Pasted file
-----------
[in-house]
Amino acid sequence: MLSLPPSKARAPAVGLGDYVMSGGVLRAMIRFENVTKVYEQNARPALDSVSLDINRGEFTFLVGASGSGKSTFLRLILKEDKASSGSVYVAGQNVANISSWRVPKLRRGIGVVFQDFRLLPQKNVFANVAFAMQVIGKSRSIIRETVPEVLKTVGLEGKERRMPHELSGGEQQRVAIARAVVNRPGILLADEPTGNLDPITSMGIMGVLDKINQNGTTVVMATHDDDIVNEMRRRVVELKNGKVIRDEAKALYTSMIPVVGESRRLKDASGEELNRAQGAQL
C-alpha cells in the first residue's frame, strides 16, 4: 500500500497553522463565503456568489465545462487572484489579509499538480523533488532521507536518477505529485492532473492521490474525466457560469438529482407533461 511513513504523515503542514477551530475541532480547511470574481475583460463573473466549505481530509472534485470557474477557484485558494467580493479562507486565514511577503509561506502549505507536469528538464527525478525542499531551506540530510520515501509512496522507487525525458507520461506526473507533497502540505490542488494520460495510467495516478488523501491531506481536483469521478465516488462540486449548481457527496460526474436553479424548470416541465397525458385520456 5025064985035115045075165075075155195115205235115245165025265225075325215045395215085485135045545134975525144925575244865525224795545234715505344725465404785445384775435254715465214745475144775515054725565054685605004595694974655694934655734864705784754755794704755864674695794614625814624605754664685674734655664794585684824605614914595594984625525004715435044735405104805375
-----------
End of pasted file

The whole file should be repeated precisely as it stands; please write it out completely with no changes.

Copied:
[in-house]
Amino acid sequence: MLSLPPSKARAPAVGLGDYVMSGGVLRAMIRFENVTKVYEQNARPALDSVSLDINRGEFTFLVGASGSGKSTFLRLILKEDKASSGSVYVAGQNVANISSWRVPKLRRGIGVVFQDFRLLPQKNVFANVAFAMQVIGKSRSIIRETVPEVLKTVGLEGKERRMPHELSGGEQQRVAIARAVVNRPGILLADEPTGNLDPITSMGIMGVLDKINQNGTTVVMATHDDDIVNEMRRRVVELKNGKVIRDEAKALYTSMIPVVGESRRLKDASGEELNRAQGAQL
C-alpha cells in the first residue's frame, strides 16, 4: 500500500497553522463565503456568489465545462487572484489579509499538480523533488532521507536518477505529485492532473492521490474525466457560469438529482407533461 511513513504523515503542514477551530475541532480547511470574481475583460463573473466549505481530509472534485470557474477557484485558494467580493479562507486565514511577503509561506502549505507536469528538464527525478525542499531551506540530510520515501509512496522507487525525458507520461506526473507533497502540505490542488494520460495510467495516478488523501491531506481536483469521478465516488462540486449548481457527496460526474436553479424548470416541465397525458385520456 5025064985035115045075165075075155195115205235115245165025265225075325215045395215085485135045545134975525144925575244865525224795545234715505344725465404785445384775435254715465214745475144775515054725565054685605004595694974655694934655734864705784754755794704755864674695794614625814624605754664685674734655664794585684824605614914595594984625525004715435044735405104805375